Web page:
We were thrilled when we dropped the needle on side one and heard sound that was AMAZINGLY airy, open, and spacious.
It’s got all the elements necessary to let this music REALLY ROCK — stunning presence; super punchy drums; deep, tight bass; and tons of life and energy. Rod’s voice sounds just right with lots of breath, texture, and ambience. The sound is clean, clear, smooth, and sweet — that’s our sound.
Side two here is nearly as good and dramatically better sounding than most. Listen to the percussion on Angel — you can really hear all the transients and the sound of the drum skins.
On the same track, the meaty guitar in the left channel sounds mind-blowingly good. The bass is deep and well-defined, and the sound of the drums is awesome in every way. Who has a better drum sound than Rod Stewart on his two best albums? (more…)
Another in our series of Home Audio Exercises with advice on What to Listen For (WTLF) as you critically evaluate your copy of the album.
This album has some of the BEST SOUND Crosby and Nash ever recorded, but you’d never know that listening to the average pressing. You need plenty of deliciously rich Tubey Magic if this music is going to work, and on that count this copy certainly delivers.
BILL HALVERSON was the engineer for this album, the man behind the first CSN album and many others.
We asked ourselves: Where in the world did all the midrange magic we were hearing on Graham Nash / David Crosby come from?
On a song like Where Will I Be the sound is so unbelievably transparent, open and intimate, it sounds like an outtake from David Crosby’s first album, one of the ten best sounding rock records ever made. How did Bill Halverson learn how to record as well as Stephen Barncard all of a sudden?
This Copy Is Killer
When you drop the needle on side one, you’ll know very quickly why we went so crazy for it — especially if you’ve been playing the kind of copies that we tend to run into, with veiled, hard, gritty voices — the kiss of death for a record that lives or dies by its vocal reproduction. (This is true for all CSN albums of course.)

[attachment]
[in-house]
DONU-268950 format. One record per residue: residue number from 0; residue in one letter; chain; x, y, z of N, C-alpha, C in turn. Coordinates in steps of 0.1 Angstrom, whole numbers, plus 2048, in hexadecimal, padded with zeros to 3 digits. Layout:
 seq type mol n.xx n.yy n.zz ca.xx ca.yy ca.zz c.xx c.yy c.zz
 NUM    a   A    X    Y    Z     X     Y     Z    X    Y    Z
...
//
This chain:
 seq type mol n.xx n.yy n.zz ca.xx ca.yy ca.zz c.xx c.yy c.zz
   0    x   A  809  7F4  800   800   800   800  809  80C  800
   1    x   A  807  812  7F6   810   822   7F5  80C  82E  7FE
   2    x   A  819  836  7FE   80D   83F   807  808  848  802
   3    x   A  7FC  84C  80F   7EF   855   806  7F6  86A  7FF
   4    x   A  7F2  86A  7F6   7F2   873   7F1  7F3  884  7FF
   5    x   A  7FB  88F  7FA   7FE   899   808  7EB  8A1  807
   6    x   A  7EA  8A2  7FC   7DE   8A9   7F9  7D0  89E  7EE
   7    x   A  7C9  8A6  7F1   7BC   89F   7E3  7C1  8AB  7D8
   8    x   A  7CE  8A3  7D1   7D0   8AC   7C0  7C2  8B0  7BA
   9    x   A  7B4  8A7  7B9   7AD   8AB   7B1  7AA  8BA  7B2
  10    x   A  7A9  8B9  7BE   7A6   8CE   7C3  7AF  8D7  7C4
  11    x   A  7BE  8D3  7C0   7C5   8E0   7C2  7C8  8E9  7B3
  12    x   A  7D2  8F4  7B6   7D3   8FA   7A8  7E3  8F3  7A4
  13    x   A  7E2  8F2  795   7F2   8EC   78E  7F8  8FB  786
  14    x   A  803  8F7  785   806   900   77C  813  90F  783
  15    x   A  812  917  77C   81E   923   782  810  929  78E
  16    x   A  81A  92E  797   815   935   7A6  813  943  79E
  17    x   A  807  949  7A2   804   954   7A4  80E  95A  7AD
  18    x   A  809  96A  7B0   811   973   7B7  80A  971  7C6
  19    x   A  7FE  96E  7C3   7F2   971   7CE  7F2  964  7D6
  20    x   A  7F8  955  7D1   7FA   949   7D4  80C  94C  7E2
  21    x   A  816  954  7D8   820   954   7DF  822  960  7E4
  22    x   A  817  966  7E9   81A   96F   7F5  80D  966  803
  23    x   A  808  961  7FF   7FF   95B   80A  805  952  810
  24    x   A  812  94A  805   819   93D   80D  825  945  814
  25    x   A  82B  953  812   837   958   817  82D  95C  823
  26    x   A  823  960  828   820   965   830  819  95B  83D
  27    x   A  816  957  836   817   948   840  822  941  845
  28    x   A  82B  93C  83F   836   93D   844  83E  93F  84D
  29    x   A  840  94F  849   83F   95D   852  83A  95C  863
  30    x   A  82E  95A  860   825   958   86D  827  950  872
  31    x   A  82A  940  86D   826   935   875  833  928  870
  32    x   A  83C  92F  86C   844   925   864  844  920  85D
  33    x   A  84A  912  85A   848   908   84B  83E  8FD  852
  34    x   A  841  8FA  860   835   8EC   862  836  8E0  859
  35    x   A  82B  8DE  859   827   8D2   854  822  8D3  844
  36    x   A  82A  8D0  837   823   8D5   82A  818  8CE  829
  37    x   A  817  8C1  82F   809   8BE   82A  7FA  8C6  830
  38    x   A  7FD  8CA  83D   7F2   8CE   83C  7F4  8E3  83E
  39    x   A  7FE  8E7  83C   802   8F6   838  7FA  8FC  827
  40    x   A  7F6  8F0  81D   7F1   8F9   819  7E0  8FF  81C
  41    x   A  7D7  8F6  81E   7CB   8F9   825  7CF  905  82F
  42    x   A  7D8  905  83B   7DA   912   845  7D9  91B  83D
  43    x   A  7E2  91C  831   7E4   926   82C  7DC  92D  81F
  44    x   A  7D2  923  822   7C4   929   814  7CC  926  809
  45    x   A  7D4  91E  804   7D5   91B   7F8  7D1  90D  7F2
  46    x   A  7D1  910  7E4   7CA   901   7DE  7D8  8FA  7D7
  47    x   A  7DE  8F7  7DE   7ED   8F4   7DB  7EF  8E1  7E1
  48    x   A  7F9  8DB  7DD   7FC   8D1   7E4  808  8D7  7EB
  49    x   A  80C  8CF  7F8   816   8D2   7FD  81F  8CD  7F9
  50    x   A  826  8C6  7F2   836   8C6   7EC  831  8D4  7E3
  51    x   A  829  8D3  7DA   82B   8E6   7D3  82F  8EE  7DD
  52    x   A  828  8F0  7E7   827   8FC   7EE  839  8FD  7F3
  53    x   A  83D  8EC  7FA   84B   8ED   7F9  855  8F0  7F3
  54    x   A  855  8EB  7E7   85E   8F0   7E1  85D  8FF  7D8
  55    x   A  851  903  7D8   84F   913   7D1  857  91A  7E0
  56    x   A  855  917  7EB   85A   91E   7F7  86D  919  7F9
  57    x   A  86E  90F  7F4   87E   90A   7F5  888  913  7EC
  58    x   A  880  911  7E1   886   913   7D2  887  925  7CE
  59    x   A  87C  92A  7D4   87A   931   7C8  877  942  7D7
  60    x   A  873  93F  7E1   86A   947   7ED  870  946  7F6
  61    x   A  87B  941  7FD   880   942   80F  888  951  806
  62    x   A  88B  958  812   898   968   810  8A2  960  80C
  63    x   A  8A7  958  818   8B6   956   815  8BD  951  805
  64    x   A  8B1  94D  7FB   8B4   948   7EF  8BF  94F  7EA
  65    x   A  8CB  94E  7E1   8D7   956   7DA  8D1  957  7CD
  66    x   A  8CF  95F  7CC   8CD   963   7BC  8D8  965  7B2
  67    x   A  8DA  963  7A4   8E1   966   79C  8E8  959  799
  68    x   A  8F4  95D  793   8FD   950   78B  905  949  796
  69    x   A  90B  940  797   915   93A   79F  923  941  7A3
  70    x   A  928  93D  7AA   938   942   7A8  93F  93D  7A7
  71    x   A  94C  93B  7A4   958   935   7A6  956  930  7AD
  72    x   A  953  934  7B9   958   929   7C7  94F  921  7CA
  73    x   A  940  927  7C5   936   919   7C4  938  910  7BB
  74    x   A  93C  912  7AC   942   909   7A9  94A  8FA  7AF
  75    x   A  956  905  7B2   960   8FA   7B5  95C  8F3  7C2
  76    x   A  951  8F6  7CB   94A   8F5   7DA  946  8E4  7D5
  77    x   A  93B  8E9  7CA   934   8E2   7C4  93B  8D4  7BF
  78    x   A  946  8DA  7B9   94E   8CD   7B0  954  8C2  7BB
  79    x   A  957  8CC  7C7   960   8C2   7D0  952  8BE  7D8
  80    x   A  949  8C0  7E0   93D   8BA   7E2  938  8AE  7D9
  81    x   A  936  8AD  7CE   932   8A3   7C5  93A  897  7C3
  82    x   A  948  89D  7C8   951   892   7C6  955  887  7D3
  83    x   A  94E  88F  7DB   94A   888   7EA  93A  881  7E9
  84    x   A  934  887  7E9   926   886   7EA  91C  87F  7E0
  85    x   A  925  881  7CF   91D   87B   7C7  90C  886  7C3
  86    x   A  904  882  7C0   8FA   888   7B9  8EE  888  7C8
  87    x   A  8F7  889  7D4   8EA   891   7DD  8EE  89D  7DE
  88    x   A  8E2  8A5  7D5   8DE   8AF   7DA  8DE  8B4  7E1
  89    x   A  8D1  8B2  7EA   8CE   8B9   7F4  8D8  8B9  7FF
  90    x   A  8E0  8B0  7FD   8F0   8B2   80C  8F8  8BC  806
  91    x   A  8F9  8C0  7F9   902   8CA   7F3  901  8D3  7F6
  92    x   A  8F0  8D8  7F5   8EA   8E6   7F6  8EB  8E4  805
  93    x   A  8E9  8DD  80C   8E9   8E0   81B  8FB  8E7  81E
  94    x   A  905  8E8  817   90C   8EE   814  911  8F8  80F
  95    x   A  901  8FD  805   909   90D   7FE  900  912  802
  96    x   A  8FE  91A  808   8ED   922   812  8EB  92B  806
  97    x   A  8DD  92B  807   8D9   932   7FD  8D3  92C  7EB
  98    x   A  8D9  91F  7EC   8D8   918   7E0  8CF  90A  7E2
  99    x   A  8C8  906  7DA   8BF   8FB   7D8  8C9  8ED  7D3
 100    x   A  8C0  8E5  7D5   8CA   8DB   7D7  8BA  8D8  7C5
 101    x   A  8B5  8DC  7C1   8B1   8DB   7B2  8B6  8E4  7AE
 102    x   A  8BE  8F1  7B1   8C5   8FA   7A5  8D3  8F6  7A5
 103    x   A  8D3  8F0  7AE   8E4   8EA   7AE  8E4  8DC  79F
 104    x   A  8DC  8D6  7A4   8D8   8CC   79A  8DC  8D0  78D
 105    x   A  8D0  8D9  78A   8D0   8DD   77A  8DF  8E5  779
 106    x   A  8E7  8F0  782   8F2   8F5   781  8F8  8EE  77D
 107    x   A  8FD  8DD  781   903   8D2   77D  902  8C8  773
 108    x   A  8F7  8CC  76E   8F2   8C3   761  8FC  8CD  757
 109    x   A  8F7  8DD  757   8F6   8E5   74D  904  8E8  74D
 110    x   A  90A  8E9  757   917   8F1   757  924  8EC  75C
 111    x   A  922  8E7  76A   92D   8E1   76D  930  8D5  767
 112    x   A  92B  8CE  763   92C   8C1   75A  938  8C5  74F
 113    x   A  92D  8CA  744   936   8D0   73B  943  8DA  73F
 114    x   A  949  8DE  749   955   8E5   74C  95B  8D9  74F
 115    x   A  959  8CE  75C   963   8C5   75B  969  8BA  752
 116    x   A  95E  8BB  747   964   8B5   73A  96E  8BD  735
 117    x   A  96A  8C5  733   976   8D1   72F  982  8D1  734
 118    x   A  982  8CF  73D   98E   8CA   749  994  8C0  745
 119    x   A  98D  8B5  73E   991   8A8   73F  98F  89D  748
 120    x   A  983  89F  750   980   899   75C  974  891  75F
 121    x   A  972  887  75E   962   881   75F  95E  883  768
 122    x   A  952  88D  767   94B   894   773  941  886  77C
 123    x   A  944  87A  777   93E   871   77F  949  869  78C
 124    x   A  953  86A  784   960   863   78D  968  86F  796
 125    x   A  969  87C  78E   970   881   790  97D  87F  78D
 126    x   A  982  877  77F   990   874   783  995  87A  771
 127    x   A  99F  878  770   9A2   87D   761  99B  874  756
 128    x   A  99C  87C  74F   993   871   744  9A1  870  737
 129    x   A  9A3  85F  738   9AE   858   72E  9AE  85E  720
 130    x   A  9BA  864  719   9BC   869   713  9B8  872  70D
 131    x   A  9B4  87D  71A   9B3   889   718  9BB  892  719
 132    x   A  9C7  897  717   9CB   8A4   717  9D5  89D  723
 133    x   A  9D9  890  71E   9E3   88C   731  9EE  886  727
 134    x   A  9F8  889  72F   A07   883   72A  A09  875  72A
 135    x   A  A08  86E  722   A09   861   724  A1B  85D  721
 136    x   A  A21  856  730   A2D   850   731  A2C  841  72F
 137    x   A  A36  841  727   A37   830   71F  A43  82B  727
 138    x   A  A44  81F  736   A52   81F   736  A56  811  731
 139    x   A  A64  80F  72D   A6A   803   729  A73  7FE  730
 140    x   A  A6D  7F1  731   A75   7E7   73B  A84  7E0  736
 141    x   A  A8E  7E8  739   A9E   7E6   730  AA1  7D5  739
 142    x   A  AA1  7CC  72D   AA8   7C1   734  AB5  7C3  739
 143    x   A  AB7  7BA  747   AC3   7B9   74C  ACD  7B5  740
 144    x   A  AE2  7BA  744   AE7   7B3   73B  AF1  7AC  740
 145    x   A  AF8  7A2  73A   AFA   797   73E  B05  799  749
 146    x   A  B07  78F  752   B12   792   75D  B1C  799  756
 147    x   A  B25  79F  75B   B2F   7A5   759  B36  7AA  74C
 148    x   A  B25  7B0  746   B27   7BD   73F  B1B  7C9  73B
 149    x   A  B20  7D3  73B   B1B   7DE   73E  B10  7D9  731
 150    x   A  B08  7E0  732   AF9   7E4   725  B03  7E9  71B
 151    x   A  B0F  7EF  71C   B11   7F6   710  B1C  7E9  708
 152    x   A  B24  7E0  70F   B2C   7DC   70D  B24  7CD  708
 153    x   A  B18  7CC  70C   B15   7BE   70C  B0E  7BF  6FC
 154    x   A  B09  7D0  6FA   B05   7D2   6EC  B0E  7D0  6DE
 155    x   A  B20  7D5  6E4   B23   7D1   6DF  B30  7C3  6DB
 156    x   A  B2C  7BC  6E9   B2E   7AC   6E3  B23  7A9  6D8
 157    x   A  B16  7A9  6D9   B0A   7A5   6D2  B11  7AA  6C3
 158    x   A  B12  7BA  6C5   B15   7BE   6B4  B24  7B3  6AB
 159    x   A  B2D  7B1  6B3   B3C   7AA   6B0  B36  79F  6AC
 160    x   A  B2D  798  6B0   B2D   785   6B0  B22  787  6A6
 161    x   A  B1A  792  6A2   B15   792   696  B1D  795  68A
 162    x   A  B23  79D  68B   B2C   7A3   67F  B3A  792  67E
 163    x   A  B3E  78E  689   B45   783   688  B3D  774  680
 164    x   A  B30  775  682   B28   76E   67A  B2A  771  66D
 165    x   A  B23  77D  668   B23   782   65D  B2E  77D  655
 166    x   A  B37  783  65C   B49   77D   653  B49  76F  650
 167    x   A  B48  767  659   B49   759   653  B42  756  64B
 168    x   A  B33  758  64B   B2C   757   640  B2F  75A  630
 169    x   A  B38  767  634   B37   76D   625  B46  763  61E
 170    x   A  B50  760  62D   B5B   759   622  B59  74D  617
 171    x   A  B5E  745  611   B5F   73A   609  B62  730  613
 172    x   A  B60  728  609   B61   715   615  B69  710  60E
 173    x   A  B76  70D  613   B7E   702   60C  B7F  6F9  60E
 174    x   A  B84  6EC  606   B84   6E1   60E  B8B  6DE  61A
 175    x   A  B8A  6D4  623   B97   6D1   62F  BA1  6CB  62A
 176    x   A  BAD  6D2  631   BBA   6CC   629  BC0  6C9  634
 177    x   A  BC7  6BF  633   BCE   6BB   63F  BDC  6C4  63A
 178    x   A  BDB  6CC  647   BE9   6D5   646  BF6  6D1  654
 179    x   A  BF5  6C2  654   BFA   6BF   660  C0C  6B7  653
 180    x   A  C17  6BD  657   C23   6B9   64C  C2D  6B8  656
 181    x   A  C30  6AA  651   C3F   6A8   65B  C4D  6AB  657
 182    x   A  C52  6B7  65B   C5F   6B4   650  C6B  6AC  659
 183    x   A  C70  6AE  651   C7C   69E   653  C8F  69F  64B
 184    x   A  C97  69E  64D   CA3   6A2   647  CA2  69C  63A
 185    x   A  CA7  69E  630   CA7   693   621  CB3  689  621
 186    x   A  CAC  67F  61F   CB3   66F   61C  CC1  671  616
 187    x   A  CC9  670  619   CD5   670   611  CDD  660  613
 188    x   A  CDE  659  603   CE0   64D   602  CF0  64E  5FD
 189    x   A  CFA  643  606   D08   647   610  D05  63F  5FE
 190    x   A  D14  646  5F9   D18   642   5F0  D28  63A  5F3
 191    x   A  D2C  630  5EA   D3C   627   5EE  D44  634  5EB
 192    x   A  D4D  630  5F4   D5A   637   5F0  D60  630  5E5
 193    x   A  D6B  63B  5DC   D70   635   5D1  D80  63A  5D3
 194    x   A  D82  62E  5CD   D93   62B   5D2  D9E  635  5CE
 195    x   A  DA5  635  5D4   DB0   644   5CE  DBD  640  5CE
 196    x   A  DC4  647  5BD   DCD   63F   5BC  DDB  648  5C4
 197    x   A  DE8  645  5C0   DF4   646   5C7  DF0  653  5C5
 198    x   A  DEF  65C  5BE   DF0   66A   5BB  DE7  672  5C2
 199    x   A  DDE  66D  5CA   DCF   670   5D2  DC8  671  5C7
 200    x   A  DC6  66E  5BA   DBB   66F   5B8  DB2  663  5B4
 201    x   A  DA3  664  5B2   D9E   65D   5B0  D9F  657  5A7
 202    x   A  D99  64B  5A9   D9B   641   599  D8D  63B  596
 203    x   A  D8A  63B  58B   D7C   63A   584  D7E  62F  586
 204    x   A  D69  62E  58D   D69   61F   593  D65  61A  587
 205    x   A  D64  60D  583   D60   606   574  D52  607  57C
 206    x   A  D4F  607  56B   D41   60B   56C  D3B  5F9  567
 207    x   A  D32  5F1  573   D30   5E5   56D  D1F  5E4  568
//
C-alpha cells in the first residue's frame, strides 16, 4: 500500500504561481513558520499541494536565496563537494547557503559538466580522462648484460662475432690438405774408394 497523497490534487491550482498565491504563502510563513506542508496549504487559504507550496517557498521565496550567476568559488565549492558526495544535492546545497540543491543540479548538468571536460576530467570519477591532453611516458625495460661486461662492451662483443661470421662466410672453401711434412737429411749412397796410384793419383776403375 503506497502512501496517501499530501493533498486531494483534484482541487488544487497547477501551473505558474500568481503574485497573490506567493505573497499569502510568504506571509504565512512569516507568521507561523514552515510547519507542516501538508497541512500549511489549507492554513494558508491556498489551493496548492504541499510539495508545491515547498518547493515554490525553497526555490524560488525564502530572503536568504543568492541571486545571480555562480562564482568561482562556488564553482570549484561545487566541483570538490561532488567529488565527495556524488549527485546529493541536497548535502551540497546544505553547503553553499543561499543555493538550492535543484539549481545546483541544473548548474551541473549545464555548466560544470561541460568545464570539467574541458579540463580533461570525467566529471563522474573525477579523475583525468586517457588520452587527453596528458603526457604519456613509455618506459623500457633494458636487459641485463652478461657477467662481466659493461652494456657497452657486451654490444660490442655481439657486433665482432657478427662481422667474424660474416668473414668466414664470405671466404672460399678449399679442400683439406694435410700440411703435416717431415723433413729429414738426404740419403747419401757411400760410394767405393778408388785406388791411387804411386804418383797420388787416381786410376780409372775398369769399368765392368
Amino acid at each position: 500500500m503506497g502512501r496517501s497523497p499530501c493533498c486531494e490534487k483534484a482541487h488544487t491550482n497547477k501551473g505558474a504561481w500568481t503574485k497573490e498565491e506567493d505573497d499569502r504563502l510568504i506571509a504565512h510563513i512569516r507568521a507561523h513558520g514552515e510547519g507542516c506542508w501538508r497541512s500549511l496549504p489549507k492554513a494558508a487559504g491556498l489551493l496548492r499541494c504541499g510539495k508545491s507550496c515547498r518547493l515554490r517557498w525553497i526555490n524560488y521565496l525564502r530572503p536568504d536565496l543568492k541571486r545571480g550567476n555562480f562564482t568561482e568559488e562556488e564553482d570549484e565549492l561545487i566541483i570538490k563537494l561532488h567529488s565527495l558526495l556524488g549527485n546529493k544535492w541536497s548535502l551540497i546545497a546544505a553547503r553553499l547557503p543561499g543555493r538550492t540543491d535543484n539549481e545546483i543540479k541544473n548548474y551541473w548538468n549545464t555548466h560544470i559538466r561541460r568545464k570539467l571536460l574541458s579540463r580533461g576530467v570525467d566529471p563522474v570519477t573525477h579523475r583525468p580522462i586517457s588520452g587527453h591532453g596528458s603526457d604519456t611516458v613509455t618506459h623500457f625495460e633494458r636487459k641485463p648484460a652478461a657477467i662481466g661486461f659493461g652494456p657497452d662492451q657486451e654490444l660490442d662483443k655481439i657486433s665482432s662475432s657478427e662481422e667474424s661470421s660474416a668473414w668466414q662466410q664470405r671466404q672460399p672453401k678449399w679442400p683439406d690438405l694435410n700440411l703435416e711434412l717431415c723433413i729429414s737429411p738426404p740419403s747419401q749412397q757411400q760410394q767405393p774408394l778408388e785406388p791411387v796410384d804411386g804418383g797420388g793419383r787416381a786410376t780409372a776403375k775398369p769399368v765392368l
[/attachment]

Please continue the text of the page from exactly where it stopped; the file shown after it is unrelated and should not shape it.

This one is a whole different story, with wonderful clarity (listen to the acoustic guitar transients throughout) and silky sweet vocals. It’s got the kind of weight down low and extension up top needed to give the midrange the space — the room, if you like — to present itself properly and not get lost in the mix. The transparency is incredible, with richness and sweetness you have never heard on this album, guaranteed or your money back! (more…)
These two sides offer bigger brass, more transparency and more presence than every other side we played save one!
This may become one of your favorite big band albums to demo or test with. Or you can just enjoy the hell out of it if you prefer. So transparent and tonally correct, this is a killer sounding copy. We put this one right up there with the best of the Verve jazz titles we’ve done to date.
This album sounds like a big room full of musicians playing live, which it surely was. The Tubey Magical richness of the 1962 recording is breathtaking – no modern record can touch it.
The best copies recreate a live studio space the size of which you will not believe. (more…)
- An absolutely amazing sounding copy with both sides rating Triple Plus (A+++) or close to it!
- SHOCKINGLY GOOD from start to finish — big, bold and Tubey Magical, with guitars and vocals that will jump out of your speakers
- Hard To Fault (HTF) sound and fairly quiet vinyl too, Mint Minus to Mint Minus Minus on both sides